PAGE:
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Multiple scandal behind Japan Buddhist festival
The Sunday Times, Sept 13, 2009
Sri Lanka Prime Minister and Minister become unsuspecting victims; entourage monk deported
Colombo, Sri Lanka -- Two senior Government dignitaries -- Prime Minister Ratnasiri Wickremanayake and Ports Minister Chamal Rajapaksa -- who traveled to Japan for what was billed as an "Exposition of Sacred Relics of Lord Buddha", it has come to light, were unsuspecting victims of a move to misrepresent Buddha's relics, misuse Sri Lanka's name and engage in a human smuggling operation.
<< Premier Wickremanayake and Chamal Rajapaksa
Minister Rajapaksa, as the President's Special Envoy, headed a 20-member delegation. He was joined a day later by Prime Minister Wickremanayake for the event from September 5 to 10 at the Royal Grand Hall of Buddhism in Kobe.
Ven. P. Vijitha, a Buddhist monk who was part of the 20-member delegation that arrived in Osaka with Minister Chamal Rajapaksa was detained at the airport by Japanese immigration officers and deported to Sri Lanka on the next available flight. The monk had been on the blacklist for illegal entry into Japan, but he had managed to get into the
Minister's official delegation in a bid to enter Japan abusing the Minister's good offices.
The mega-show organised by Nenbhitshushu Buddhist Sect in Kobe has obtained the concurrence of influential Sri Lankan Buddhist monks to organise the event in Kobe and portray the fact that it was being held under the patronage of the Sri Lankan Government. They had stated that the exposition was of the Buddha's relics (Sarvajjna dhatu) that were in the possession of a temple in Pelmadulla.
The organisers of the event had obtained special messages from President Mahinda Rajapaksa and the Maha Nayakes as well. A costly two-page advertisement in one of Japan's leading newspapers, the Yomiuro Shimbun, had stated that these were "Buddha relics from Sri Lanka".Commissioner General of Buddhist Affairs Chandraperuma Gamage told the Sunday Times that they were not involved in the event, while Archaelogy Chief Dr. Senarath Dissanayake said, "we do not have confirmation that the Pelmadulla Viharaya has Buddha relics. It is only if we have such confirmation that we consider them as an archaelogical item. In Sri Lanka there is a tendency to claim that some items are Buddha relics when they are not".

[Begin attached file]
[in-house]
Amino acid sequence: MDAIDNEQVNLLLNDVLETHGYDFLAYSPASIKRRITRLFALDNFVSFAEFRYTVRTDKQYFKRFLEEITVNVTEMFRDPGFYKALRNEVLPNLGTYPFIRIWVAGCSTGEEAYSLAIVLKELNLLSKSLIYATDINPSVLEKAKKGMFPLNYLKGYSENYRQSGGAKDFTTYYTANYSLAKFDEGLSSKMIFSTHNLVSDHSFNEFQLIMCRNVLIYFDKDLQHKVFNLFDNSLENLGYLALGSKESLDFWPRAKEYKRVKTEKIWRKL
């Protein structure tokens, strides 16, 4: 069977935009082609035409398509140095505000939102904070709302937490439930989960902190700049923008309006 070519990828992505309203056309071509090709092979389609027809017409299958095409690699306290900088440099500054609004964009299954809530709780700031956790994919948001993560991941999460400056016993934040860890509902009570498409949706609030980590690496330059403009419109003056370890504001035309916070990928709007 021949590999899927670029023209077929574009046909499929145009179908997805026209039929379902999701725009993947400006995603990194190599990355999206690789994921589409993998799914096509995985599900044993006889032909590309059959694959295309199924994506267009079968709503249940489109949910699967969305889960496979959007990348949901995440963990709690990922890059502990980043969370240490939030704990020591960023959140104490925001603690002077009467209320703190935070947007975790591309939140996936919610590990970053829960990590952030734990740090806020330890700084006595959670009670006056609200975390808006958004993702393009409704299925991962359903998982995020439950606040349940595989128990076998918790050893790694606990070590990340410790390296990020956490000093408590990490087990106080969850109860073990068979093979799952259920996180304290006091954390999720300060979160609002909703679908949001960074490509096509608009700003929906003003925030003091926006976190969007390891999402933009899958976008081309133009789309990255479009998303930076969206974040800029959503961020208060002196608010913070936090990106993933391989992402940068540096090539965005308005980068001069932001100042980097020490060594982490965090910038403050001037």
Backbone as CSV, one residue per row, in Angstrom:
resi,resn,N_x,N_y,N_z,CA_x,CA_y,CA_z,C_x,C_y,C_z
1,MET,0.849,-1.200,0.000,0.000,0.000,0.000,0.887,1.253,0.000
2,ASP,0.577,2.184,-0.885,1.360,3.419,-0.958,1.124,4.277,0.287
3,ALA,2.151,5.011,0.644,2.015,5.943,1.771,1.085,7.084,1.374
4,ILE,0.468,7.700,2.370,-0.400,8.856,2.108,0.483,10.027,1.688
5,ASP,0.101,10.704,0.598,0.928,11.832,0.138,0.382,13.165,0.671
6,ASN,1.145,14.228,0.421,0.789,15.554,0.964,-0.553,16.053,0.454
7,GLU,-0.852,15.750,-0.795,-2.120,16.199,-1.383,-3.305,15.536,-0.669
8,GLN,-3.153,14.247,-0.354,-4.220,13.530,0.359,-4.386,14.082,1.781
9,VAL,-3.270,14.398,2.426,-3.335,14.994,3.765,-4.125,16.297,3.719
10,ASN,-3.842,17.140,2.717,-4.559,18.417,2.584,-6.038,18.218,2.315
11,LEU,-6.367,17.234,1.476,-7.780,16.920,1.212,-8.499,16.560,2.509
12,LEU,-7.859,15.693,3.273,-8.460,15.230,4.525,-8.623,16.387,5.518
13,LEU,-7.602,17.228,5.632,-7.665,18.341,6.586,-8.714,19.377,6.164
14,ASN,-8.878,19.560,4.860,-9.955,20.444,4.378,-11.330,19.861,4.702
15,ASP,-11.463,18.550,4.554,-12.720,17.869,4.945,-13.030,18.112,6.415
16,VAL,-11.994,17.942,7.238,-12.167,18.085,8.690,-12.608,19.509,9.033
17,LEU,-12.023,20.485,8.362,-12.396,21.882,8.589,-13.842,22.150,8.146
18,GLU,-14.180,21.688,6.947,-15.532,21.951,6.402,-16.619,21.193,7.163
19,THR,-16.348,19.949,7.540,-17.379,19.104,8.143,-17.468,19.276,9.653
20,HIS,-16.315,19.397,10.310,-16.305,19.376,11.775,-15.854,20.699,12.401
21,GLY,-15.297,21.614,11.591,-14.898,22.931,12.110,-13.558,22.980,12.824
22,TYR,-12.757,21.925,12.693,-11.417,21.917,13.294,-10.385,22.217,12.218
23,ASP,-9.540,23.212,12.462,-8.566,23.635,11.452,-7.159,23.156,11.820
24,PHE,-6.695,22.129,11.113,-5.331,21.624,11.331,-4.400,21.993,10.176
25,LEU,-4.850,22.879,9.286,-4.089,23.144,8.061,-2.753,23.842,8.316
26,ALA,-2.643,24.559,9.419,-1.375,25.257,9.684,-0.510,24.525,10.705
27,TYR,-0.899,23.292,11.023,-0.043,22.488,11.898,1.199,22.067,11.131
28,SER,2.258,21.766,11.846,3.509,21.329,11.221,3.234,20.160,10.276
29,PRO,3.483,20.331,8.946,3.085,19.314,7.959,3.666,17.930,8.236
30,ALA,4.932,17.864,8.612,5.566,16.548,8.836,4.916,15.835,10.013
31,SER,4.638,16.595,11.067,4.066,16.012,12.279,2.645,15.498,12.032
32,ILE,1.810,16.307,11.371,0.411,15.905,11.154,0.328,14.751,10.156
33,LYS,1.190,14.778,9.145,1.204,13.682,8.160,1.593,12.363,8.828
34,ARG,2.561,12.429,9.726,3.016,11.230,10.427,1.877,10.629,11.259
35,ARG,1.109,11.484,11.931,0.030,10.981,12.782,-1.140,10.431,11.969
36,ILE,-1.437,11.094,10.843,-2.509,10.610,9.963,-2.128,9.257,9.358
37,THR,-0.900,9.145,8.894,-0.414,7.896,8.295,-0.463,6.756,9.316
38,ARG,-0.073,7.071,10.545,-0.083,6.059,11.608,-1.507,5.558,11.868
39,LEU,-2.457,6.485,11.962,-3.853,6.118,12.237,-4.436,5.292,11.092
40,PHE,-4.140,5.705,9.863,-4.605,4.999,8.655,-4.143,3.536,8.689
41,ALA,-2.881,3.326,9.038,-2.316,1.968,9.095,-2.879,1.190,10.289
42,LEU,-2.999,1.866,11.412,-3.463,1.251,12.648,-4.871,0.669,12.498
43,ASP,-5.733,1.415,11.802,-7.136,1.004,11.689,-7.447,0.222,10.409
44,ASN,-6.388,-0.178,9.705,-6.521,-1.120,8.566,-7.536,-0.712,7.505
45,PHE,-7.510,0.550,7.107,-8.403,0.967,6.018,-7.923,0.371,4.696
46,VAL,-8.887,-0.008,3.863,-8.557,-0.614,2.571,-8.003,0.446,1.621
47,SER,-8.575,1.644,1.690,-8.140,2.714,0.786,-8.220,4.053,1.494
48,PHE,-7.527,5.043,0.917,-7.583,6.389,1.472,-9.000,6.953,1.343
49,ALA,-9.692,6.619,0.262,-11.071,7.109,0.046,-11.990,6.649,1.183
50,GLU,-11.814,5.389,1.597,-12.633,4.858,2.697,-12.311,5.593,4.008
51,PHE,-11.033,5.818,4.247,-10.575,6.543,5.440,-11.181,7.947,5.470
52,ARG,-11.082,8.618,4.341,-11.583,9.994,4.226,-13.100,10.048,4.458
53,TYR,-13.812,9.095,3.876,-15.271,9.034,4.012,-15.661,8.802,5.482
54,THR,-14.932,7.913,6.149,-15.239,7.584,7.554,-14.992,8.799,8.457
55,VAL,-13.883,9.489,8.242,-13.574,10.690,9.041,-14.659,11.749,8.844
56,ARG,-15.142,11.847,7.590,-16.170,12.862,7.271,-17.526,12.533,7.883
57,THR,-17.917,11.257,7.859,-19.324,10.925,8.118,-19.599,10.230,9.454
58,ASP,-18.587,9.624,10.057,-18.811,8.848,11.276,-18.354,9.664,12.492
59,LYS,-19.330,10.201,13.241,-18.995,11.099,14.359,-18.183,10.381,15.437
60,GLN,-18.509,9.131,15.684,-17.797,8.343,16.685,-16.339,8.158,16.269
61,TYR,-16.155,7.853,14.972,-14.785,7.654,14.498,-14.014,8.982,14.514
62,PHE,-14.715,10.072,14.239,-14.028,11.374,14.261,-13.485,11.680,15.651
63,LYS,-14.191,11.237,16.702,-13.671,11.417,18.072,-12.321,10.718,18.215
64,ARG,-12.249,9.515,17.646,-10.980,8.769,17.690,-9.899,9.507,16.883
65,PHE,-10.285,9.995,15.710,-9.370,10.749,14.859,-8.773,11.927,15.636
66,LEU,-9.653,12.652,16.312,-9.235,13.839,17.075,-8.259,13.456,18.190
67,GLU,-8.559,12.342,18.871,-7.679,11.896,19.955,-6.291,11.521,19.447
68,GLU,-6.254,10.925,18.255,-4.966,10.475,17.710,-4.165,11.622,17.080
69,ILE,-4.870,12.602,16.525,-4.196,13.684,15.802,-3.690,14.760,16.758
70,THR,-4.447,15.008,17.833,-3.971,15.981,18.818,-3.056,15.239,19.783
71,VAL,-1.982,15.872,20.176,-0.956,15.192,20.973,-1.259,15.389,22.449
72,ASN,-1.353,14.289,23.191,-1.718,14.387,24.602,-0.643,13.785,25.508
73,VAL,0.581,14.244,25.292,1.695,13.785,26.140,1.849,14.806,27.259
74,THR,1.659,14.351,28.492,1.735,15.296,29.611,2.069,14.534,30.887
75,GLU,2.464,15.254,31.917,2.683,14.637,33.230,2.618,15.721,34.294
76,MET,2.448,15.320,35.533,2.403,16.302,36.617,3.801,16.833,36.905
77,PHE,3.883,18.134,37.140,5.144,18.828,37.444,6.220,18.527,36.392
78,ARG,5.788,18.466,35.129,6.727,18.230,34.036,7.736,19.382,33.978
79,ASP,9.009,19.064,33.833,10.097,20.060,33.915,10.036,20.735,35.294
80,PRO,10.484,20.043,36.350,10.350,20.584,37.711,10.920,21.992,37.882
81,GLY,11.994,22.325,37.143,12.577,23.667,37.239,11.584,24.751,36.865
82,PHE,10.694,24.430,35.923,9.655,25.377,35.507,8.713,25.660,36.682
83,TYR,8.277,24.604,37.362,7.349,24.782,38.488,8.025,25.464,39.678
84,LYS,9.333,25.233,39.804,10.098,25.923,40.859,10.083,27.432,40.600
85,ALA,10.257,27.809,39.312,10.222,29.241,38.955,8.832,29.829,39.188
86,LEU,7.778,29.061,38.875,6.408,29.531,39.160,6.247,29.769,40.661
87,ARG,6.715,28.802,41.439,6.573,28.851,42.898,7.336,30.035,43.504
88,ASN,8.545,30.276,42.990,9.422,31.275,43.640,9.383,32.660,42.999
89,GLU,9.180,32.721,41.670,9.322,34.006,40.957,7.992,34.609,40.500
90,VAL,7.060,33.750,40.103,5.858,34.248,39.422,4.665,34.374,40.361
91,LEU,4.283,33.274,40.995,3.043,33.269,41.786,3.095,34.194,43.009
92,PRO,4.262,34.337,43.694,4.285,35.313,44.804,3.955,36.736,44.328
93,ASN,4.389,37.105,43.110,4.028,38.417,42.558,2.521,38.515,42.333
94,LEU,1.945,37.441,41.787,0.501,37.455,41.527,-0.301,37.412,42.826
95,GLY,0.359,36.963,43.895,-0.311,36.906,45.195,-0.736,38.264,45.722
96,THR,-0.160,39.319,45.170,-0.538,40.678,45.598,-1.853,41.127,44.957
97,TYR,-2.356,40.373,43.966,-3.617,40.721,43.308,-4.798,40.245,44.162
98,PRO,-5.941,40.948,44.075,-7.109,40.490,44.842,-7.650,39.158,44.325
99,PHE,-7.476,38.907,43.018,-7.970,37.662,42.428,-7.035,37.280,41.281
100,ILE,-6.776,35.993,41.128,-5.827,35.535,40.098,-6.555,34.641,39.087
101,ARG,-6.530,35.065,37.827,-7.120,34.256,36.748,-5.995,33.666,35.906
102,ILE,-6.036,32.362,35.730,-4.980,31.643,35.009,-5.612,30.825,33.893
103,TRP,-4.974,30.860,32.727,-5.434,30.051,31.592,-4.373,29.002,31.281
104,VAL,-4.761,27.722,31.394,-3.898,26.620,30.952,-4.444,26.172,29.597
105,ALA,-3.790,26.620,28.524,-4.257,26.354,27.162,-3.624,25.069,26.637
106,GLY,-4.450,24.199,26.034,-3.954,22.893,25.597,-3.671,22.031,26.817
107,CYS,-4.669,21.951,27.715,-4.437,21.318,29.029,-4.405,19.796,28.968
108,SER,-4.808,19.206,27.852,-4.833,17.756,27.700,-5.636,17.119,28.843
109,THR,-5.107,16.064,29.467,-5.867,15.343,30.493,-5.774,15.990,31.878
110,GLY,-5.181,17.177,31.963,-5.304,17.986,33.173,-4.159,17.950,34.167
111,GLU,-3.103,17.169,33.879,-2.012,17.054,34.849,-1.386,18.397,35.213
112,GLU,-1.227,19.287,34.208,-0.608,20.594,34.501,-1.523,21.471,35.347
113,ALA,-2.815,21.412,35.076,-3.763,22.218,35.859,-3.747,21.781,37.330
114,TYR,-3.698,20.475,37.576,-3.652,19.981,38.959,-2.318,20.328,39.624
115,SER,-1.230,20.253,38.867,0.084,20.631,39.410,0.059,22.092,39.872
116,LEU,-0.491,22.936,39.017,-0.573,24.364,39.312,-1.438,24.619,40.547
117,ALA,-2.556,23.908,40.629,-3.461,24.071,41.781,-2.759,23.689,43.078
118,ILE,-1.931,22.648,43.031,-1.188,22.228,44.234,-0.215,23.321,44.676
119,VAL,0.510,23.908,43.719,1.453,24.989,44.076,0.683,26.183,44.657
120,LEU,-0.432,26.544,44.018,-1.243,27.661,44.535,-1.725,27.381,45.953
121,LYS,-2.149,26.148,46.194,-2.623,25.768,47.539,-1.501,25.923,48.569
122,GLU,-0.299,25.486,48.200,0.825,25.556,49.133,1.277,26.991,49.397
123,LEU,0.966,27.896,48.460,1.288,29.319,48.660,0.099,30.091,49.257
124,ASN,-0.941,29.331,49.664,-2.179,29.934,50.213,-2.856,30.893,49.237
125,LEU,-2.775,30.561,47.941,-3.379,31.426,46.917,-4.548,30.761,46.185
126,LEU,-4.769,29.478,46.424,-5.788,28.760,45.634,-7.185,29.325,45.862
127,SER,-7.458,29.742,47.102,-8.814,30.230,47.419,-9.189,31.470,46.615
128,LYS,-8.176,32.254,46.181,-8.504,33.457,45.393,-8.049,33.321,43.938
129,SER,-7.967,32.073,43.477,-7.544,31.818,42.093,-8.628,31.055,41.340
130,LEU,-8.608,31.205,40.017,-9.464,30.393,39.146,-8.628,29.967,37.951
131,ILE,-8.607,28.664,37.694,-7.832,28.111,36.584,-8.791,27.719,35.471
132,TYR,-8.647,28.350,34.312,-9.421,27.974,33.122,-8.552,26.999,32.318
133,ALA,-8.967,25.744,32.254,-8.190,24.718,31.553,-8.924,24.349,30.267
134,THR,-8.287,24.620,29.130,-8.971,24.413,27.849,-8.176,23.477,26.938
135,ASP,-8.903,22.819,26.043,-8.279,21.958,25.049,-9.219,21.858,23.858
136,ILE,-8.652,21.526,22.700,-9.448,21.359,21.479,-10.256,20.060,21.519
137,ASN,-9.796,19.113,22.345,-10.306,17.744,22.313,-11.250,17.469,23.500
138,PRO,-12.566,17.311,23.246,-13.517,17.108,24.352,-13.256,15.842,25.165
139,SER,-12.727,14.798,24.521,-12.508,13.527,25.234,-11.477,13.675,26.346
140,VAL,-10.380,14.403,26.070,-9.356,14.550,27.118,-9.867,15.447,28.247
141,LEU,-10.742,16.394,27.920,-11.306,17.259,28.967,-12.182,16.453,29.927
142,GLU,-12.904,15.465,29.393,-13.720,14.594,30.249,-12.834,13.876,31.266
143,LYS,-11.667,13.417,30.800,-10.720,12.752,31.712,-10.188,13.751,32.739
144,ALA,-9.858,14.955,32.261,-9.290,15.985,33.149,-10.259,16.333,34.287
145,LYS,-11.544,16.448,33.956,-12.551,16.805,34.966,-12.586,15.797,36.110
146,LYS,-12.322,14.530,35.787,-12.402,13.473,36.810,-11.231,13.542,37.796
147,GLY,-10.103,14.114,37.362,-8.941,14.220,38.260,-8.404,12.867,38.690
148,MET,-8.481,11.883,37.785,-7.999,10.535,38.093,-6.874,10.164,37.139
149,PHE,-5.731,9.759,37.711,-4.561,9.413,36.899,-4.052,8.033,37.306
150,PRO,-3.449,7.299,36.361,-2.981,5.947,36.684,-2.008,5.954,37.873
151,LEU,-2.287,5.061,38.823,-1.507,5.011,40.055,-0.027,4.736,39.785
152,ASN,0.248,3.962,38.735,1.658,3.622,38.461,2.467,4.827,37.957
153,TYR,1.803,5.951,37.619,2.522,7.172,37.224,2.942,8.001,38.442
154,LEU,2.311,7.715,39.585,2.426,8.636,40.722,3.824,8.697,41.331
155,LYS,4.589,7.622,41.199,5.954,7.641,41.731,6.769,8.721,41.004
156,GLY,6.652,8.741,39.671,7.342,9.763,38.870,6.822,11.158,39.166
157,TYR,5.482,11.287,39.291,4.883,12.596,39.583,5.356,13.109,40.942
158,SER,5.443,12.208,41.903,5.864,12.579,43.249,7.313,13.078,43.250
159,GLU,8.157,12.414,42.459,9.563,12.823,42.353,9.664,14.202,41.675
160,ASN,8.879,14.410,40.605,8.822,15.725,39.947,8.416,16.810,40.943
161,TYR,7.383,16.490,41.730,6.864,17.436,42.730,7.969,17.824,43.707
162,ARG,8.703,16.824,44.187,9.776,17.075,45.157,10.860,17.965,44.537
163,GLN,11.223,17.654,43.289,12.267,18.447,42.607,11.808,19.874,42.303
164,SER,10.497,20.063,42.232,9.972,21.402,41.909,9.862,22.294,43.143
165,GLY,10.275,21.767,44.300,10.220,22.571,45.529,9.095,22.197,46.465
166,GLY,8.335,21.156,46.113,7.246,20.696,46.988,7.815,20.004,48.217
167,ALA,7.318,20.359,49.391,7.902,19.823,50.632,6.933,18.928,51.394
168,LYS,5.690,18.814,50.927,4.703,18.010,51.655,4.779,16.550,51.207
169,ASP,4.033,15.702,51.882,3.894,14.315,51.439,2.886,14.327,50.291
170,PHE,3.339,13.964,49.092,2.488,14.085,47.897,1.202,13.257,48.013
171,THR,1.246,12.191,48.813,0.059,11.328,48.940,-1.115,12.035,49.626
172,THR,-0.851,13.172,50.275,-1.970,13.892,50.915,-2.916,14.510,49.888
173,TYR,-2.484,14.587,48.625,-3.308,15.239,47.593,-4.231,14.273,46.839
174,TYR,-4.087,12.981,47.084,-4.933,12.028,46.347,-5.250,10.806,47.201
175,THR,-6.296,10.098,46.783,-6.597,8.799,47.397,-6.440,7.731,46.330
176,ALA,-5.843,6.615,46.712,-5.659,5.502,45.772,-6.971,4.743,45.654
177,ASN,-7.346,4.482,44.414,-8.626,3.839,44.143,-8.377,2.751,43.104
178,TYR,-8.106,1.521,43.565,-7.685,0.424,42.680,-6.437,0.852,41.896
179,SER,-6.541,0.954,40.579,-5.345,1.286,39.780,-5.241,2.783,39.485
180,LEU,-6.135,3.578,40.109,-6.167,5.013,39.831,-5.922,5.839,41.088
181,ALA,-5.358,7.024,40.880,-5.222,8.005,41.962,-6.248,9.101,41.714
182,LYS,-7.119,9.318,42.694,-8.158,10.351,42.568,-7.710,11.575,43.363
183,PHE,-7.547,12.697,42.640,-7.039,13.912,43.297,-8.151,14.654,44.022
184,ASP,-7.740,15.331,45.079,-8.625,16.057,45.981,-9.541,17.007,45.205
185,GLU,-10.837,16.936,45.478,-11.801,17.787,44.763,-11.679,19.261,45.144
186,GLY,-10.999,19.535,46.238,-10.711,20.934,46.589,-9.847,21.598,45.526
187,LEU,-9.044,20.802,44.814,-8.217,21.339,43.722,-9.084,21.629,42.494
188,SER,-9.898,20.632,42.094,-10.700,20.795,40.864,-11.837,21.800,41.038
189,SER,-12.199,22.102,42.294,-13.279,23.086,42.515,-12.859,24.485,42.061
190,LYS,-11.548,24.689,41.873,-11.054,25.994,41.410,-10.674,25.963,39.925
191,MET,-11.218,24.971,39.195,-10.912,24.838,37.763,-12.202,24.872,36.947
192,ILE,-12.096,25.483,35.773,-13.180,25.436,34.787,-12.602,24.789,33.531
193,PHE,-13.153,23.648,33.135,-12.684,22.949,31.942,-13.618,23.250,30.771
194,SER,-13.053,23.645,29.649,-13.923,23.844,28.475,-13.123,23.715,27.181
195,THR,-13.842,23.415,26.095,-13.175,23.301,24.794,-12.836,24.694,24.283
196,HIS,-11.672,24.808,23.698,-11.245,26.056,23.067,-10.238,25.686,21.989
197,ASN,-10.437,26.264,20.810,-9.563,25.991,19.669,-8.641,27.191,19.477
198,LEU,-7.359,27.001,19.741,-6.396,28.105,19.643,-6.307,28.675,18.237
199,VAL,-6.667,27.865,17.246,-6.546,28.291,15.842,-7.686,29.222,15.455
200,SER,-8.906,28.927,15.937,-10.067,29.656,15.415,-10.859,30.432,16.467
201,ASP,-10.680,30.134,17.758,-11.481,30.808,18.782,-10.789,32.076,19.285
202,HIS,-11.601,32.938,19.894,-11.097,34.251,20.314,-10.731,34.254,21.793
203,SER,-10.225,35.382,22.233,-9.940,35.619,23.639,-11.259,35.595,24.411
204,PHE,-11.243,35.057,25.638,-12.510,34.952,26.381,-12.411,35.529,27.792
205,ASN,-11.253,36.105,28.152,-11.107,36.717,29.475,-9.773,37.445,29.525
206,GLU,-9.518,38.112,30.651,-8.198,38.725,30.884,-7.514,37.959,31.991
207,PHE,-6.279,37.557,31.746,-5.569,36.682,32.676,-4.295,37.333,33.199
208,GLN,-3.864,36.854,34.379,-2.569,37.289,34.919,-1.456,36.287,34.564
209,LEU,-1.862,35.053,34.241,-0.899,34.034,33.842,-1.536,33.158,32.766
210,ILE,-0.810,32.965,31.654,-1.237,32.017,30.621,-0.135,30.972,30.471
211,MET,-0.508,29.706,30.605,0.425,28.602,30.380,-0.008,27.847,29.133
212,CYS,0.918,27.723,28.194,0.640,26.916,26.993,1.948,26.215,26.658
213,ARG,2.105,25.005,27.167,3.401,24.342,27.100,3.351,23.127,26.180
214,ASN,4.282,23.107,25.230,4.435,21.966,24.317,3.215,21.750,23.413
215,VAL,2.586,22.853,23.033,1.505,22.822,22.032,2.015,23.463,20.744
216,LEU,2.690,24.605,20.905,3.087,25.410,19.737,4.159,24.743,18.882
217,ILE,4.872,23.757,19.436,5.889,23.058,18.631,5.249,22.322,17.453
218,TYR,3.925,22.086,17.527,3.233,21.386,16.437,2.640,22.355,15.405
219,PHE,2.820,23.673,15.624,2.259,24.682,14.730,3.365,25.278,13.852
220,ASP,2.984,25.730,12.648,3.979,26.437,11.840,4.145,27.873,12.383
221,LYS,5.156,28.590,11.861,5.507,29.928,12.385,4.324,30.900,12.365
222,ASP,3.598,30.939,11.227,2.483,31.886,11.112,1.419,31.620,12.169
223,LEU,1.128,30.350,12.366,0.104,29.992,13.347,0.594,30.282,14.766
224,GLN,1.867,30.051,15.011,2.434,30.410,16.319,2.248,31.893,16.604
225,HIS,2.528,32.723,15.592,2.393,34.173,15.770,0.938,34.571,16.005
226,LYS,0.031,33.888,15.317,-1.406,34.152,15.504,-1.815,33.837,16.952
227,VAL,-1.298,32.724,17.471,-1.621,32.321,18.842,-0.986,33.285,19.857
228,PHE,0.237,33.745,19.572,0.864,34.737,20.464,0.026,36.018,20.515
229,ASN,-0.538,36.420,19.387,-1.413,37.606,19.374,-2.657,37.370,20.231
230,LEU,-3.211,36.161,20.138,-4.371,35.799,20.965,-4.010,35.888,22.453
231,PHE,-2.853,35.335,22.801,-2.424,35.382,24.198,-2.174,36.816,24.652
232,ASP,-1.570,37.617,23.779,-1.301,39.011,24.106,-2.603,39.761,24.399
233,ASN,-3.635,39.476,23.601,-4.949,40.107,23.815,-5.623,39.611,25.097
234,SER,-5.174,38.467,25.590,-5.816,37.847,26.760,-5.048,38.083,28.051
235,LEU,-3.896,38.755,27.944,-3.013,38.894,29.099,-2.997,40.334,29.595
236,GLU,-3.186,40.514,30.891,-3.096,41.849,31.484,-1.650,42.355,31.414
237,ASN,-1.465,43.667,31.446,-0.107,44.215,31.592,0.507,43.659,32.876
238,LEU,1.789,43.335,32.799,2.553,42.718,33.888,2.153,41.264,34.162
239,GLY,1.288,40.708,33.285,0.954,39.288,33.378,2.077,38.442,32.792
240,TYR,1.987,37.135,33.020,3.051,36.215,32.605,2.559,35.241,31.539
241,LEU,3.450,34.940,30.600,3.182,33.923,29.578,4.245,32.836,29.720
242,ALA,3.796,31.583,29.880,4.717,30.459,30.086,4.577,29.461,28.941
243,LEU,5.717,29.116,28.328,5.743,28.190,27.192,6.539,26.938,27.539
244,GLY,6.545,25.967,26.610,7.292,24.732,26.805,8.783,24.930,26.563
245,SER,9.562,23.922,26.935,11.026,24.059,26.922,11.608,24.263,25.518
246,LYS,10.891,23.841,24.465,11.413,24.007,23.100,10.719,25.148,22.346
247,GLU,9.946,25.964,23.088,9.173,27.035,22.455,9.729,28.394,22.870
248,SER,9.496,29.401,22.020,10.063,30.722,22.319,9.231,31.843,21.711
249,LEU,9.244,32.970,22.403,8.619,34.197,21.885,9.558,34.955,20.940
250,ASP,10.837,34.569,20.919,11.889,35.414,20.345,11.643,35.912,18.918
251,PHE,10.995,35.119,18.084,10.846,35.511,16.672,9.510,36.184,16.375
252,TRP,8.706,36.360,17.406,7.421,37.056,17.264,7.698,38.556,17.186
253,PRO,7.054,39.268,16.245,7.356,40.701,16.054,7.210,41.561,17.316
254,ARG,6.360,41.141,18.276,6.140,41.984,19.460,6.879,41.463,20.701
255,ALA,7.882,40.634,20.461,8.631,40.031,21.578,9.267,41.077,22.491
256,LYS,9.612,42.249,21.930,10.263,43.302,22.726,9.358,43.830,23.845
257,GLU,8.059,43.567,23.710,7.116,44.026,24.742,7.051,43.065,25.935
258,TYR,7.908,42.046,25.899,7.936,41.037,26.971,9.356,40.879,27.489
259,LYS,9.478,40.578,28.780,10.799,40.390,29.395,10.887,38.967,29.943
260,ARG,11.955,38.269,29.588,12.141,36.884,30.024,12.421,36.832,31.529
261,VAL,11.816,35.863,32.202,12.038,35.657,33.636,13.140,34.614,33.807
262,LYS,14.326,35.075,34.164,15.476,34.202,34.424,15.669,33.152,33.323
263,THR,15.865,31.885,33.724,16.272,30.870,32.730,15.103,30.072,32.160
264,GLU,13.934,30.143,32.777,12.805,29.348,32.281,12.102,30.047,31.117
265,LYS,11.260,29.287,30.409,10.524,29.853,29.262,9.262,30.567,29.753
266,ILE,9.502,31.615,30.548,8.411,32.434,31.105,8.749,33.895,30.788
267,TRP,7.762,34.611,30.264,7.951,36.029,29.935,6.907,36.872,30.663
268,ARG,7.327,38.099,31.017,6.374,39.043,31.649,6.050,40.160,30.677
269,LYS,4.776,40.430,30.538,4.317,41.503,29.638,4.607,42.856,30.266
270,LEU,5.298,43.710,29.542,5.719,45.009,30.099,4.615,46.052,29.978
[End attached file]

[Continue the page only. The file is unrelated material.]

According to Foreign Ministry sources, these organisers of the exposition had given Sri Lanka's Ambassador in Japan, Jayantha Palipane a message in the Japanese language to be published under his name in the newspaper advertising the event. In that advertisement, they had stated that the event was being held under the patronage of the Sri Lanka Government and the Sri Lanka Embassy in Japan. He had also been told that should anyone ask who is paying for these advertisements, to say that the Sri Lanka Government was doing so.
A letter sent by Ven. Getamanne Gunananda, coordinating secretary to the President, to Pamela Deen, Additional Secretary to the Foreign Ministry, states that the event is being organised “on the advise of the President” at “state level” and has requested her to urge the ambassador to comply with the request of the Kobe organizers to issue the message concerned.The day before that the President of the Nenbutsushu Buddhist Sect, Ven. Dr. Kyuse Enshinjoh has written to the President threatening to “reconsider” the exposition ceremony unless the ambassador agreed to say that the advertisement supplement stated it was “under the patronage of the Embassy of Sri Lanka in Japan.”
Ambassador Palipane is reported to have refused to permit the message to be published the way it had been drafted. The Foreign Ministry was told that one of the paragraphs had referred to the Kobe temple as the 'spiritual centre of the 370 million Buddhists worldwide'.
The Foreign Ministry in Colombo is in receipt of a full report on the matter from the Ambassador who says that he could not agree to the averments of the Kobe organisers message when Buddha Gaya, the Dalada Maligawa, Sri Maha Bodhiya etc., were of much greater significance to Buddhists worldwide than the Kobe temple. The Ambassador had said he would write his own message.
The Sunday Times learns that the Ambassador Palipane's refusal to these requests had been one of the grounds for his recall this week as one of the influential Sri Lankan monks and the Kobe organisers had written to President Rajapaksa claiming that the ambassador was not co-operating with them.